We are not machines.

Listening—really listening—is an emotional event.

Asheville, Walnut Cove, Biltmore Forrest and Western North Carolina’s Audio and Home Theater specialists present Cane Creek AV and Paul McGowan – PS Audio, Intl.

truisms

It’s often tempting to believe that if one thing is true then ergo, something else must also be true.

Take for example a system that excels at reproducing the sound of an orchestra. Beethoven, Mahler, Mozart, and Copeland are perfect.

Does that mean Coltrane, Morrison, Hendrix, and Enya are equally represented?

Are glorious highs and mids always accompanied by realistic bass?

When it comes to sweeping generalities and expectations it’s rare one truism follows another.

Too often I have made the mistake of believing that if this is one way then surely what follows is predetermined.

Truth is, life and stereo systems are full of surprises.

It’s one of the reasons I truly love what we do.

Asheville, Walnut Cove, Biltmore Forrest and Western North Carolina’s Audio and Home Theater specialists present Cane Creek AV and Paul McGowan – PS Audio, Intl.

Is it good enough?

I am often asked if a particular piece of stereo equipment is “good enough”. Though this is a great question it’s often hard to answer.

The problem is defining the boundaries.

Good enough to work? Absolutely.

Good enough to get your foot tapping? Probably.

Good enough to suspend disbelief? Rarely.

The age-old question of when something’s good enough starts out easy but soon spirals out of bounds.

Good to first know what you’re hoping to achieve.

Asheville, Walnut Cove, Biltmore Forrest and Western North Carolina’s Audio and Home Theater specialists present Cane Creek AV and Paul McGowan – PS Audio, Intl.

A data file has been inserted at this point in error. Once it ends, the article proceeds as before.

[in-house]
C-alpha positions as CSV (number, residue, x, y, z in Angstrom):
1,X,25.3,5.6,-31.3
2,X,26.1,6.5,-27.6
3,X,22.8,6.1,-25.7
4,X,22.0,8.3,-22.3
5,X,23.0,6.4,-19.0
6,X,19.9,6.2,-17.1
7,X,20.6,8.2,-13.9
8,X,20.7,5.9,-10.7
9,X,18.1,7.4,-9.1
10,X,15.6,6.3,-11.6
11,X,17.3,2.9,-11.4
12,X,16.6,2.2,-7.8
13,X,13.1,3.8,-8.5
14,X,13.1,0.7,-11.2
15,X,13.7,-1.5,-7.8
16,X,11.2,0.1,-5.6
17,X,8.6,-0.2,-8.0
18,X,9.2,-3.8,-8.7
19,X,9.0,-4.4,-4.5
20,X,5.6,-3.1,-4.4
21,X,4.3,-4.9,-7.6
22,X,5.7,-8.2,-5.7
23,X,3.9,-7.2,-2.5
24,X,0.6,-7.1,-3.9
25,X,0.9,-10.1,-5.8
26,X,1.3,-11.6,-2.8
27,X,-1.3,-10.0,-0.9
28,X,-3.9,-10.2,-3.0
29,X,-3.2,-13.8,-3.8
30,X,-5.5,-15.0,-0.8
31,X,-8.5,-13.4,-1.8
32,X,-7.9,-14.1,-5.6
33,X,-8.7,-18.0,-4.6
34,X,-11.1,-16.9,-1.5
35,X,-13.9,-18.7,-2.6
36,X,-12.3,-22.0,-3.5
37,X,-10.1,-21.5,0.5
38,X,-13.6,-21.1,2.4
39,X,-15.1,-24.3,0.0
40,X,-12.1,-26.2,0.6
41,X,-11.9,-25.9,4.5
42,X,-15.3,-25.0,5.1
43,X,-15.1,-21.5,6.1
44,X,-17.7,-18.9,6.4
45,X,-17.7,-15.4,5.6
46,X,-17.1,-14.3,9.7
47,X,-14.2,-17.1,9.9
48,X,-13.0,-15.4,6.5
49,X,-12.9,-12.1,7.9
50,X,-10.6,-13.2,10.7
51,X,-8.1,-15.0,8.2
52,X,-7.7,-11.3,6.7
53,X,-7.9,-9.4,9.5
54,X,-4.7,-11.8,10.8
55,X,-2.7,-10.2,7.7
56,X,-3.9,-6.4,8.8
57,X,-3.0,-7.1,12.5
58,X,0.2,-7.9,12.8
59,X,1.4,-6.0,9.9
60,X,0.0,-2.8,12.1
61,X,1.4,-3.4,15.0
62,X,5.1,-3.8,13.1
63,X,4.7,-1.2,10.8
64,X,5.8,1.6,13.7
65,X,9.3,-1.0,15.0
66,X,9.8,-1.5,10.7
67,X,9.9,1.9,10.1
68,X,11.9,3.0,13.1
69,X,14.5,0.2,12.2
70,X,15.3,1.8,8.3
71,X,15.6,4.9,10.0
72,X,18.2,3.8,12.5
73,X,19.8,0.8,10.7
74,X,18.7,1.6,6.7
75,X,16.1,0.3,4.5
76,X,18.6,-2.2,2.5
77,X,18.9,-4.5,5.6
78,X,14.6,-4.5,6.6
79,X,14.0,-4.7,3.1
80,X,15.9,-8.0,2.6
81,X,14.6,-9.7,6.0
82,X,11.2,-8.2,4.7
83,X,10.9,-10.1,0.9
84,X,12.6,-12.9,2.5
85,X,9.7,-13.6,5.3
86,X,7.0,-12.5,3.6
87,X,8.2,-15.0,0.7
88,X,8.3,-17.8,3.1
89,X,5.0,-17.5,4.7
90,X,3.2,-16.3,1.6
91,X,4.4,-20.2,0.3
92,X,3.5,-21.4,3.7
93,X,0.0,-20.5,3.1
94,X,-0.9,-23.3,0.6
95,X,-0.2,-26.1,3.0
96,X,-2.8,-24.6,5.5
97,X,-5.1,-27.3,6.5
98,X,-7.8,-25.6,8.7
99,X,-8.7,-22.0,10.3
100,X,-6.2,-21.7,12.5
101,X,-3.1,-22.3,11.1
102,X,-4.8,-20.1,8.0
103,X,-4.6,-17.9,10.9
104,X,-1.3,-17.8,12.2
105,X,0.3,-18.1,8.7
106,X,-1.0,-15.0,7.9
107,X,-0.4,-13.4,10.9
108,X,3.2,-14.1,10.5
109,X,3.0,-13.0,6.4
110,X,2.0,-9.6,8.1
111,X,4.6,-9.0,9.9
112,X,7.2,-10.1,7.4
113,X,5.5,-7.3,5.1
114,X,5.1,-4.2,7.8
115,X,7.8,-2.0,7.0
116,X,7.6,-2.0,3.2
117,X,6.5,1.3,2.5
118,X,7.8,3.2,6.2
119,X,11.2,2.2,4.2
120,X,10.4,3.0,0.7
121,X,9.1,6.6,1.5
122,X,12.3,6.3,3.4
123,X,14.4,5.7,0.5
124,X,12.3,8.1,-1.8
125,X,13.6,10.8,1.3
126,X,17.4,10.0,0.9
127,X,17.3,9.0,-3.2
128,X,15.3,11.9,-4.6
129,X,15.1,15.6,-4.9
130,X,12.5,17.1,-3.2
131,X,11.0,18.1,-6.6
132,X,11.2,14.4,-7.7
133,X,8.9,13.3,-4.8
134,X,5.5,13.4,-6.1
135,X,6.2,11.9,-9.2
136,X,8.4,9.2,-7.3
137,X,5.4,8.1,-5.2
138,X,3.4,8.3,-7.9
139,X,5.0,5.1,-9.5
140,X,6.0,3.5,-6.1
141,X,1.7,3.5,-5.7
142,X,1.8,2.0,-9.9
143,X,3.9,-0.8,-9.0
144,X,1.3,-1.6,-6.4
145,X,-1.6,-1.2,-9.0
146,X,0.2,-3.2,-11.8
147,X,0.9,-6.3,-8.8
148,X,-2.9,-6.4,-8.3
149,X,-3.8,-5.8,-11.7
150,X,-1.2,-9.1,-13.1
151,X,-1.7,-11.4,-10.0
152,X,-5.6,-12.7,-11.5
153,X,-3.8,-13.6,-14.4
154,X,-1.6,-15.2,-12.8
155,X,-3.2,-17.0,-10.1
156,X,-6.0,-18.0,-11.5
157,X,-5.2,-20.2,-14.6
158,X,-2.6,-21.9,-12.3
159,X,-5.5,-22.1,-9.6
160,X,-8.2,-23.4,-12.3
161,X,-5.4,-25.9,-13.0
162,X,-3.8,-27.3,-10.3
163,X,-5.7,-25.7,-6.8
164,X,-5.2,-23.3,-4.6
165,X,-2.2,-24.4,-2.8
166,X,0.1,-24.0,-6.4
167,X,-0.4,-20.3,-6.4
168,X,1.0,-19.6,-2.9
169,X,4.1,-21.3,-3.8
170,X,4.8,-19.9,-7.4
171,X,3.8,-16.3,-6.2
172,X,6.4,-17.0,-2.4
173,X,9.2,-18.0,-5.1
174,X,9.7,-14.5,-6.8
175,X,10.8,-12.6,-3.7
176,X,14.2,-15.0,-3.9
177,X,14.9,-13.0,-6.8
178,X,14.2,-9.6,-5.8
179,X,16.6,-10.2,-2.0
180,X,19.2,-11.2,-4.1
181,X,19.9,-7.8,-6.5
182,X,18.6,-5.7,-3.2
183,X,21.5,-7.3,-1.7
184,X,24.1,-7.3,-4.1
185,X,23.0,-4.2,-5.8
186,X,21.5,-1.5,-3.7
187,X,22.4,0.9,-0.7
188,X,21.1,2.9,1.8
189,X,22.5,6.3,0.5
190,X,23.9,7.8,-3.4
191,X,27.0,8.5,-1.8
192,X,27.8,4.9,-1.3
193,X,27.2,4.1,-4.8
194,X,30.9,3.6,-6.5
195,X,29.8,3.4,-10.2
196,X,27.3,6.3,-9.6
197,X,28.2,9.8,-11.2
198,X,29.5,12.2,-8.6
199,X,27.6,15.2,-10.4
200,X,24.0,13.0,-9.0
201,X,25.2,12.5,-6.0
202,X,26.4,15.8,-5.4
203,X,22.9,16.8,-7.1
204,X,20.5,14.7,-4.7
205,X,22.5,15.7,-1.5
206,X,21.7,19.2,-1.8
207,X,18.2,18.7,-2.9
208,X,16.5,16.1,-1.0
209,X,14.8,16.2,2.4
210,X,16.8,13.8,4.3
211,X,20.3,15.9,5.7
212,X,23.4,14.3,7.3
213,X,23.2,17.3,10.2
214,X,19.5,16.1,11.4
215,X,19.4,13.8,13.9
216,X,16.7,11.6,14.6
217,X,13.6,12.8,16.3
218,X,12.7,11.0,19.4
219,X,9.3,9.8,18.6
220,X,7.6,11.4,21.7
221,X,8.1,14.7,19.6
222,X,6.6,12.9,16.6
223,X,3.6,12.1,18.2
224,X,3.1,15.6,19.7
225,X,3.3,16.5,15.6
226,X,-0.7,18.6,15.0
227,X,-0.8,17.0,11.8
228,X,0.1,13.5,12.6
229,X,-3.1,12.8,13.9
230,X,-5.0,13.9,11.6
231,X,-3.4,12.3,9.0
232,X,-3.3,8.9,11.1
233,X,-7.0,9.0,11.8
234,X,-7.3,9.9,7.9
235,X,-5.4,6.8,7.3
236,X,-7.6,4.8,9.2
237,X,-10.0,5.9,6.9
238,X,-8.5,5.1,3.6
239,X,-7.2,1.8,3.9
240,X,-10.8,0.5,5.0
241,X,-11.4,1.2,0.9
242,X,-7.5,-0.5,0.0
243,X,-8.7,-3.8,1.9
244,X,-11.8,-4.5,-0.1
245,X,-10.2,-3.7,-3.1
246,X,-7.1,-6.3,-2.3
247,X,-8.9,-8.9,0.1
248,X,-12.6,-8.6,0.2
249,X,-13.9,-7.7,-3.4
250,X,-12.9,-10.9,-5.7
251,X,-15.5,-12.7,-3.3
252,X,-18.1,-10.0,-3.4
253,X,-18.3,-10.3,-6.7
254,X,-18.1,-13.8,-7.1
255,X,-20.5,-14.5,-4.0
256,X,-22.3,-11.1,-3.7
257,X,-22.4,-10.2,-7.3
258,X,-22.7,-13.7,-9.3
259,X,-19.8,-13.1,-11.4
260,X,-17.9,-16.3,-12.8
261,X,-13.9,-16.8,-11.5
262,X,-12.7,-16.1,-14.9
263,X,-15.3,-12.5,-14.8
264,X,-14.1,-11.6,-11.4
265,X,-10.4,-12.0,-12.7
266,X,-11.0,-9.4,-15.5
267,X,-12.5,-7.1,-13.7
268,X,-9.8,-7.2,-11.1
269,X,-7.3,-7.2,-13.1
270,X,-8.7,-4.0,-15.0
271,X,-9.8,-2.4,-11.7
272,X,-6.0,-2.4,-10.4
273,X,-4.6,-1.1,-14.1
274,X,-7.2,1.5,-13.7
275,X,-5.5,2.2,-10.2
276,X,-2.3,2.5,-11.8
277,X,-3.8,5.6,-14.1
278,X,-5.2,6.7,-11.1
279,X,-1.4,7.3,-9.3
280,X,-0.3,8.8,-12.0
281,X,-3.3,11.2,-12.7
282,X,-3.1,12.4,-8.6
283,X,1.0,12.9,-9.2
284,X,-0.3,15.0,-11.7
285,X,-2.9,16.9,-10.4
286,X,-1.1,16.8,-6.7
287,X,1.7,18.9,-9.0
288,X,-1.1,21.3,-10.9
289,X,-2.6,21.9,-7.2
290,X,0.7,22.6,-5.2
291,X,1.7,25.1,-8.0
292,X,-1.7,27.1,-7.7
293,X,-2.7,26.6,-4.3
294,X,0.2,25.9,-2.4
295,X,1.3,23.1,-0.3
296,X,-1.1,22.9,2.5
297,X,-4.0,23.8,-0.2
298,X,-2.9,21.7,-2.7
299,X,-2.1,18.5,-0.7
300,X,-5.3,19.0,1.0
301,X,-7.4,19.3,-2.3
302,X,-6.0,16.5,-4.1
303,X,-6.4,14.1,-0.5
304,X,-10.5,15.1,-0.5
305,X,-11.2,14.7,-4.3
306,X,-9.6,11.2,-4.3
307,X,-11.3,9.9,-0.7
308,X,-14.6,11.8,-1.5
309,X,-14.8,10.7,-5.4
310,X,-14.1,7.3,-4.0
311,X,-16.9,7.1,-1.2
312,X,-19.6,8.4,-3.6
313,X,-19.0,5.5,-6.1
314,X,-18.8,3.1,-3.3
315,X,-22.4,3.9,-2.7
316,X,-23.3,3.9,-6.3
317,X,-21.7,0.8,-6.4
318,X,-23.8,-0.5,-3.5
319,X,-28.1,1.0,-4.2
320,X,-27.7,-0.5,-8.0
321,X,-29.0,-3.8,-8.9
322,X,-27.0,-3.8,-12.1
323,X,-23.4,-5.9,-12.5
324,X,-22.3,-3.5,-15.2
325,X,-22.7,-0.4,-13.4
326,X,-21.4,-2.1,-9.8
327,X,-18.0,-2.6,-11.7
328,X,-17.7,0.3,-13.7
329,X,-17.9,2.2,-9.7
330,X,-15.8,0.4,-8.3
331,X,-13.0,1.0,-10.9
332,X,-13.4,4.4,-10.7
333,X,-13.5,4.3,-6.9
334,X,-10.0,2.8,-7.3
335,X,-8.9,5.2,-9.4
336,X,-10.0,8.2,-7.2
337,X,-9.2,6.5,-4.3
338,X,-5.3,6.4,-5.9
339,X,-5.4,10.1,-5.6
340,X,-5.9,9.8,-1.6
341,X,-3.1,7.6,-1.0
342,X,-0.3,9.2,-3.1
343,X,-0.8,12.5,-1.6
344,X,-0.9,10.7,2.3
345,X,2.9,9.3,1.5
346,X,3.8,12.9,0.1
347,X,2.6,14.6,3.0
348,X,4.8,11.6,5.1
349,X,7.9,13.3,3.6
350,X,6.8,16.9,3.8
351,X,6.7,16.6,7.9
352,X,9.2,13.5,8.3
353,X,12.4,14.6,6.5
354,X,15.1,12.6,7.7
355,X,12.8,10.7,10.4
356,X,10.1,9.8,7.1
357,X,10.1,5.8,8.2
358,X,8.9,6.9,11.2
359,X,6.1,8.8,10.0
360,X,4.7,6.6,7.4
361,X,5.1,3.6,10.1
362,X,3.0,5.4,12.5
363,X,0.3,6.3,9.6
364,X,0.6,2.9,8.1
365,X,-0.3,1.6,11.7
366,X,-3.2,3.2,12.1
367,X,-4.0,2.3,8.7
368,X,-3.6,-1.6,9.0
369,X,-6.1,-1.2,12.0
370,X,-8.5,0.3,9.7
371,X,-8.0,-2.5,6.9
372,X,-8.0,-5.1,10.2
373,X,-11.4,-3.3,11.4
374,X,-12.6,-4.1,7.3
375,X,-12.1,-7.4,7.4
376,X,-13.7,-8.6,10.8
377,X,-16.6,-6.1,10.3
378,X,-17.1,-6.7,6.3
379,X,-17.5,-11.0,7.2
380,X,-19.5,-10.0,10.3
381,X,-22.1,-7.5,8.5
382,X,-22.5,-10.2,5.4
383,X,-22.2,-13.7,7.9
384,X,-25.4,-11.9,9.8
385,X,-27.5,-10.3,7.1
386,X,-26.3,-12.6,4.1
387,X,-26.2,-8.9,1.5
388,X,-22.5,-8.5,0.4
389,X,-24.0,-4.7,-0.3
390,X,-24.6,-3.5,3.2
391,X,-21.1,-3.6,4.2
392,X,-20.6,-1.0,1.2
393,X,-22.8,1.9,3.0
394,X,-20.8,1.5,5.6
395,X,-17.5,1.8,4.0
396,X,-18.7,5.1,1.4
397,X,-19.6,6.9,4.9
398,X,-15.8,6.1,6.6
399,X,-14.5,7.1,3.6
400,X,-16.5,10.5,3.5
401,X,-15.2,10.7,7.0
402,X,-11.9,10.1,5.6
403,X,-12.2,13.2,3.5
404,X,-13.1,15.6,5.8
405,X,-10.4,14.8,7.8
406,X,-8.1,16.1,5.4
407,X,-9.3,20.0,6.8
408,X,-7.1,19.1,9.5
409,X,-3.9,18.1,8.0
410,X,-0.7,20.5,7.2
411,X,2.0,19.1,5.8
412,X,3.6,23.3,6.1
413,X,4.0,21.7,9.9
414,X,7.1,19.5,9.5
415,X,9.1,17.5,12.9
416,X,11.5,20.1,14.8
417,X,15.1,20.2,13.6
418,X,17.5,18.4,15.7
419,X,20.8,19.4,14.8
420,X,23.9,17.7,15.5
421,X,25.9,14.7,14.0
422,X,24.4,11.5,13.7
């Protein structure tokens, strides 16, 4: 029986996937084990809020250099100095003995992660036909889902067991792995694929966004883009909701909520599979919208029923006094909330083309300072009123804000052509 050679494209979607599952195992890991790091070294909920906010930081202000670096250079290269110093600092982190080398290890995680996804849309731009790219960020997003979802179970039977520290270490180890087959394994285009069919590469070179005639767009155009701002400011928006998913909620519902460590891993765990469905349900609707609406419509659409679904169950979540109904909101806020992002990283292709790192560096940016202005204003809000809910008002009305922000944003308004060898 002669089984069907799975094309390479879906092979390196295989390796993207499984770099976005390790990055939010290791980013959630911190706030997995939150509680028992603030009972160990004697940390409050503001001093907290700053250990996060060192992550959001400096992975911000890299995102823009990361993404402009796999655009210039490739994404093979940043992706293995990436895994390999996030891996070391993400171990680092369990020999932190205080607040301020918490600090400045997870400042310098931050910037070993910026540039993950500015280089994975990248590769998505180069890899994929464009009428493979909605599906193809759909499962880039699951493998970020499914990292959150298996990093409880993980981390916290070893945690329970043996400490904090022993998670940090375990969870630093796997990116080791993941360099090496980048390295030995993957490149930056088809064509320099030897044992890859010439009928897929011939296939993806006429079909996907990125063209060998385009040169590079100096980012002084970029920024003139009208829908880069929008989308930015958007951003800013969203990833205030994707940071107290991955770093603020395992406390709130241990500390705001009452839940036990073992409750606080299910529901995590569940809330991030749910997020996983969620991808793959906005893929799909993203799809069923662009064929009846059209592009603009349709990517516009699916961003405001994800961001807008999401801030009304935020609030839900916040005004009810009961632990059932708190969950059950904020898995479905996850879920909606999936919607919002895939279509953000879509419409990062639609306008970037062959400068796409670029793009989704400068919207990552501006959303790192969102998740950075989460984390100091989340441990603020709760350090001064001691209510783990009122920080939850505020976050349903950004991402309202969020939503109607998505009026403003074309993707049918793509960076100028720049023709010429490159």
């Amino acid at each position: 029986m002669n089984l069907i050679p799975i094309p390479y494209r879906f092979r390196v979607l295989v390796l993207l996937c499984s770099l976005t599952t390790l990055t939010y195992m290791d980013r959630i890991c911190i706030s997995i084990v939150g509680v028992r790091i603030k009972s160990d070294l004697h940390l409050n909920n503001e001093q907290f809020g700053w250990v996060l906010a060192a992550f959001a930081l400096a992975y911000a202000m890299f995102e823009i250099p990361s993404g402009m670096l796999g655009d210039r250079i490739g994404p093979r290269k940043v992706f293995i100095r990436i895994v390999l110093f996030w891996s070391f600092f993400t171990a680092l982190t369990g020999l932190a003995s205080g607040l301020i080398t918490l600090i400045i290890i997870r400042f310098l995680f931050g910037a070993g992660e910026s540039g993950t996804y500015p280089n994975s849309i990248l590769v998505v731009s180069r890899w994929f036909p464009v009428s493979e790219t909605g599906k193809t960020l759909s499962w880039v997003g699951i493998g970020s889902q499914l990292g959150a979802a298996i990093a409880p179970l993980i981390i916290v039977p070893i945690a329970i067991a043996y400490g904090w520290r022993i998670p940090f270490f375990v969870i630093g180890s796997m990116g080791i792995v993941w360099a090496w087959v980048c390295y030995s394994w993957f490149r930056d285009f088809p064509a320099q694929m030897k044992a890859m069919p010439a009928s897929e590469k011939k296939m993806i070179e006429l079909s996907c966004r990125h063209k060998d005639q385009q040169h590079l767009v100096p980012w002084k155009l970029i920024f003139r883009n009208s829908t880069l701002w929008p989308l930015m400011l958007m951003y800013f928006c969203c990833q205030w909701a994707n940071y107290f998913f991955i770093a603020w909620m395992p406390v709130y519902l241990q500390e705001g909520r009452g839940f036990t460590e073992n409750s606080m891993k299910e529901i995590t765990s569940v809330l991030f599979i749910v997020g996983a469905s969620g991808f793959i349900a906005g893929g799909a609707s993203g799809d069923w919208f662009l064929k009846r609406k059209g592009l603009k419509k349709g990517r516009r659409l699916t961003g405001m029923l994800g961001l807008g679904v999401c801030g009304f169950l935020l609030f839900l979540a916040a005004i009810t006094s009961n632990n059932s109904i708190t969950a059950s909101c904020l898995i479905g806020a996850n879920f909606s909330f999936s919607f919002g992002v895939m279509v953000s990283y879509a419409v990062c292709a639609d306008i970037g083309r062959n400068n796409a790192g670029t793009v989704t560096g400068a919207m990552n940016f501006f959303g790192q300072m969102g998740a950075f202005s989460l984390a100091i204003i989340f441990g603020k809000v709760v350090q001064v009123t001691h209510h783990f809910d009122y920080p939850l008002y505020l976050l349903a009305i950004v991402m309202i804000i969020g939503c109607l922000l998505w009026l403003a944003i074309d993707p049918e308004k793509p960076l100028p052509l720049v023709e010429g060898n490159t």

While power conditioners/re-generators can be important in a stereo system, the system has to be good and the power lousy to hear a big difference.  However, protecting audio and video equipment from surges is a different story and most good ones do this. I use a Furman isolation transformer that has filtering and balanced power for the lower voltage outlets and power factor corrected high current outlets, for amplifiers. I plug my integrated amps into the high current outlets. The Furman, by its nature as an isolation transformer, is about as good at protecting from surges as anything. It can also output over 80 amps, so it has what Paul is referring to in this article.

Peak demand

In yesterday’s post, I said that today we’d discuss how to increase the size of the power supply capacitors inside connected equipment. A tall order, indeed, but I got sidetracked.

So many of you have written me asking about a certain statement made by my friend, Garth Powell at Audioquest. When asked about regeneration, Garth had correctly said that it’s great for some things but if not properly implemented, not for others.

The only mistake Garth made was including Power Plants in his list of regenerators.

The issue has to do with peak current. To lower impedance and produce regulated, perfect sine waves into a hungry power amplifier you need energy. A LOT of energy in the form of peak current. If we remember, sine waves are formed by voltage and supported by current. And it is the combination of voltage and current that makes all this work.